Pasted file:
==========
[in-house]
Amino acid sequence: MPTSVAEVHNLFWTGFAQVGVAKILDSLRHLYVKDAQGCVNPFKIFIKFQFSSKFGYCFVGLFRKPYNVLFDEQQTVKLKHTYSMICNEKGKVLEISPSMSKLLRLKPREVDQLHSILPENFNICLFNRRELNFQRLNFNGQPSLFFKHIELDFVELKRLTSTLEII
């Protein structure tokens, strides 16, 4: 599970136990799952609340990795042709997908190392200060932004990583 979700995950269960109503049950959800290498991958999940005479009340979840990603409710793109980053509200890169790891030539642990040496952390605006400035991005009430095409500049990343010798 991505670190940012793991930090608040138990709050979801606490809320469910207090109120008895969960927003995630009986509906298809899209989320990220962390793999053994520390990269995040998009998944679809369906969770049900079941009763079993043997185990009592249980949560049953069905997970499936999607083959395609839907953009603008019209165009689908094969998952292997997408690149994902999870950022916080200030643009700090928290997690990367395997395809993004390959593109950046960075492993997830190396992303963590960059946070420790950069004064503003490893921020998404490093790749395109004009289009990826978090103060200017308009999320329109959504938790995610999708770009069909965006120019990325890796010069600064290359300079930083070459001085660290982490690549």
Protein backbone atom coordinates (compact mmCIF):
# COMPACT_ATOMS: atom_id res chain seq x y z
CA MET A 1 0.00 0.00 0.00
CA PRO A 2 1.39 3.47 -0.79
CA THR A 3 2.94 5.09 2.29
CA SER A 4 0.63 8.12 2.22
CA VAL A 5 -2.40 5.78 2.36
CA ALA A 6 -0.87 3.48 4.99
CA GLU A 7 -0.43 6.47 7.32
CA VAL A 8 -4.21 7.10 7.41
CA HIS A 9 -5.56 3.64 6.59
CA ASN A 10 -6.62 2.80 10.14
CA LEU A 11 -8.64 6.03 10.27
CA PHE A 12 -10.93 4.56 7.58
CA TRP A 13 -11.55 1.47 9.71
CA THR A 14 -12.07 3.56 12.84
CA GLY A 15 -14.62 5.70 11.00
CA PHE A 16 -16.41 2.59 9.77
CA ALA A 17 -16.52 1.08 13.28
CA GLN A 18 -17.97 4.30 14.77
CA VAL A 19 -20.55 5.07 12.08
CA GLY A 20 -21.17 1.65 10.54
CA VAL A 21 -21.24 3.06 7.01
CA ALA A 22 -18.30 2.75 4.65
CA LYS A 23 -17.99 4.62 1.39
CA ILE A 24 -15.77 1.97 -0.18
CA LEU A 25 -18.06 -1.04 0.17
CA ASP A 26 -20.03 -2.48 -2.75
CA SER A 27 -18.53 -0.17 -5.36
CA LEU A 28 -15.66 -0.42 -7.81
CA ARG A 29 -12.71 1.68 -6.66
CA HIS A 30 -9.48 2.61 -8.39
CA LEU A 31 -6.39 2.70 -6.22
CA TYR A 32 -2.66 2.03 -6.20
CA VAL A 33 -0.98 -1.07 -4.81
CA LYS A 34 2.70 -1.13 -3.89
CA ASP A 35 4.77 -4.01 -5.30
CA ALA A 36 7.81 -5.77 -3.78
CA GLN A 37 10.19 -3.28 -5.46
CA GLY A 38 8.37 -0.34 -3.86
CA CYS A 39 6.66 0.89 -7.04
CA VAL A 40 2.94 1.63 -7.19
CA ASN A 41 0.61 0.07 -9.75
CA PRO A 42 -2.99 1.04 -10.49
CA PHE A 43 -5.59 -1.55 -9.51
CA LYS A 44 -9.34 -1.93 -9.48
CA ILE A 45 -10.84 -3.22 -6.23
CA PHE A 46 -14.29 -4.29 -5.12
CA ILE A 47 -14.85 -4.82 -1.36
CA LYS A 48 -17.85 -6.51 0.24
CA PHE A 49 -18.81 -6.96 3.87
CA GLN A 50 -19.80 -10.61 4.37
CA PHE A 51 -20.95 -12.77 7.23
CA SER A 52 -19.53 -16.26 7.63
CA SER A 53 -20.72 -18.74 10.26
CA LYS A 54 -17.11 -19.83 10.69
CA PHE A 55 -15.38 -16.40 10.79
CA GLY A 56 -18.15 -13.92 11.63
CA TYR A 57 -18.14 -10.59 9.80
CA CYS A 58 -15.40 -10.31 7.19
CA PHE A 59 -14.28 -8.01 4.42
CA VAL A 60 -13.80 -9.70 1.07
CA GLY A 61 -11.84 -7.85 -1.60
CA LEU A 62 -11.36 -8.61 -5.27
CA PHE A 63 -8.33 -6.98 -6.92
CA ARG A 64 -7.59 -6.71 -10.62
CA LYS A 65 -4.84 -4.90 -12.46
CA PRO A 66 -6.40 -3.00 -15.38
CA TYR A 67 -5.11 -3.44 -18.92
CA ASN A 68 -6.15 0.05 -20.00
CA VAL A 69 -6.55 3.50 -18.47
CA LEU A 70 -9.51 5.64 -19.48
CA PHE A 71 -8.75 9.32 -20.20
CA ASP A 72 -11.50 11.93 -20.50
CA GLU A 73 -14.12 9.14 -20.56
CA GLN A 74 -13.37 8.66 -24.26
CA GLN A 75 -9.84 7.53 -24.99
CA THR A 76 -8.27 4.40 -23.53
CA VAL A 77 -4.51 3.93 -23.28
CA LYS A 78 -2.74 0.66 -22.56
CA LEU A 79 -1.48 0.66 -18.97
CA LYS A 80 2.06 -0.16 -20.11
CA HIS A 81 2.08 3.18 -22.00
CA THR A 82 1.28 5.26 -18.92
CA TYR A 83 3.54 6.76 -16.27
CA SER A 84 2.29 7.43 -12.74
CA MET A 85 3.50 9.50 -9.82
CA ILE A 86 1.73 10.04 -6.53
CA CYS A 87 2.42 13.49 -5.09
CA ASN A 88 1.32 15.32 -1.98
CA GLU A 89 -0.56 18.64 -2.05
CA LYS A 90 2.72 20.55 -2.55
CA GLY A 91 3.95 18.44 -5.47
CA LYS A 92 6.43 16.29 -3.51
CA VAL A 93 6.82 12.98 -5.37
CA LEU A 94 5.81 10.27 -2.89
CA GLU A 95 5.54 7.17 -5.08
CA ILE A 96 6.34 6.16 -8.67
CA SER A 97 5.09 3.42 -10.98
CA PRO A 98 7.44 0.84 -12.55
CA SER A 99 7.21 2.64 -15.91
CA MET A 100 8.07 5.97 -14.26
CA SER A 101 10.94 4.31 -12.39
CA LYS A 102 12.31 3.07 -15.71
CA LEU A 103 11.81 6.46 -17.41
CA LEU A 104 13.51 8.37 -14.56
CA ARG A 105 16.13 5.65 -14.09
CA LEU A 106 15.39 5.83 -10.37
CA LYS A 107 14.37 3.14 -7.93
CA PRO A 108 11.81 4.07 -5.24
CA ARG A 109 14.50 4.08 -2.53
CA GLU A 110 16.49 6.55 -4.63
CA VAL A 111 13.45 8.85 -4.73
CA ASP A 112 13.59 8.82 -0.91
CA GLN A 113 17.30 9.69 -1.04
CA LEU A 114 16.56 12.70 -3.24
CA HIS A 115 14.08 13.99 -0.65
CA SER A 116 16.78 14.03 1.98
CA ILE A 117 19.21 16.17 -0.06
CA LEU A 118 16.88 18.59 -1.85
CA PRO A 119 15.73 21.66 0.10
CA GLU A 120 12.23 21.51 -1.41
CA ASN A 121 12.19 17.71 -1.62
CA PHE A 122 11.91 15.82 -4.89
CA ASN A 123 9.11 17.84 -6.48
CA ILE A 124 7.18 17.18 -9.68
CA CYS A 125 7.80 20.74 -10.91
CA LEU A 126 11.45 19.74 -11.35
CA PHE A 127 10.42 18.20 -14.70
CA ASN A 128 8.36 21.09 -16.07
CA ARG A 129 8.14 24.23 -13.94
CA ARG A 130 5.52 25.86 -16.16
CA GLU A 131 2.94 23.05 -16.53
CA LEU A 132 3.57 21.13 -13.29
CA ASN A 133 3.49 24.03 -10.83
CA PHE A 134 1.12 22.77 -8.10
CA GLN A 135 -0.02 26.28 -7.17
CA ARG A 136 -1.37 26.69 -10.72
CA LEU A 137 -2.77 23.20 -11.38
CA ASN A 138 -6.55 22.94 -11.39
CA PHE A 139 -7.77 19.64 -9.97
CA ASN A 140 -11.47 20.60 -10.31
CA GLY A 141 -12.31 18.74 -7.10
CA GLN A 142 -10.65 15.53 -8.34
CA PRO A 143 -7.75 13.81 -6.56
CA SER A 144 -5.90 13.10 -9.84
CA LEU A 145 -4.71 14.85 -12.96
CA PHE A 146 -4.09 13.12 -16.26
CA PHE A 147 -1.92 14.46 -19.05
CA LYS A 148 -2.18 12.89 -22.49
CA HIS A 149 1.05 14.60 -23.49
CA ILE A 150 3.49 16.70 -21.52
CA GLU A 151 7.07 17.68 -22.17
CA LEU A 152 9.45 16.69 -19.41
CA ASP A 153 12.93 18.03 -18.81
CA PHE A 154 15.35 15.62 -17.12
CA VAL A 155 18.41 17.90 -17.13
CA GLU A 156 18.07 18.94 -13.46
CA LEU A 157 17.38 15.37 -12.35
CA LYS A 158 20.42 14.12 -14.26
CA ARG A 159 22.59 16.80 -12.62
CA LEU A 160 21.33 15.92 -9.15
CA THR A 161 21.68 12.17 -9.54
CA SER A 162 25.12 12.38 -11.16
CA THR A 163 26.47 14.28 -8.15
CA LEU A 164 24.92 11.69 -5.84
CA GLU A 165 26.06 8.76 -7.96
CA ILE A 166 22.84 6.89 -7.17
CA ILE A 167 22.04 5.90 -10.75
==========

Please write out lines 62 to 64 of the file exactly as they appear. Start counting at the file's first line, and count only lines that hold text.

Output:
CA TYR A 57 -18.14 -10.59 9.80
CA CYS A 58 -15.40 -10.31 7.19
CA PHE A 59 -14.28 -8.01 4.42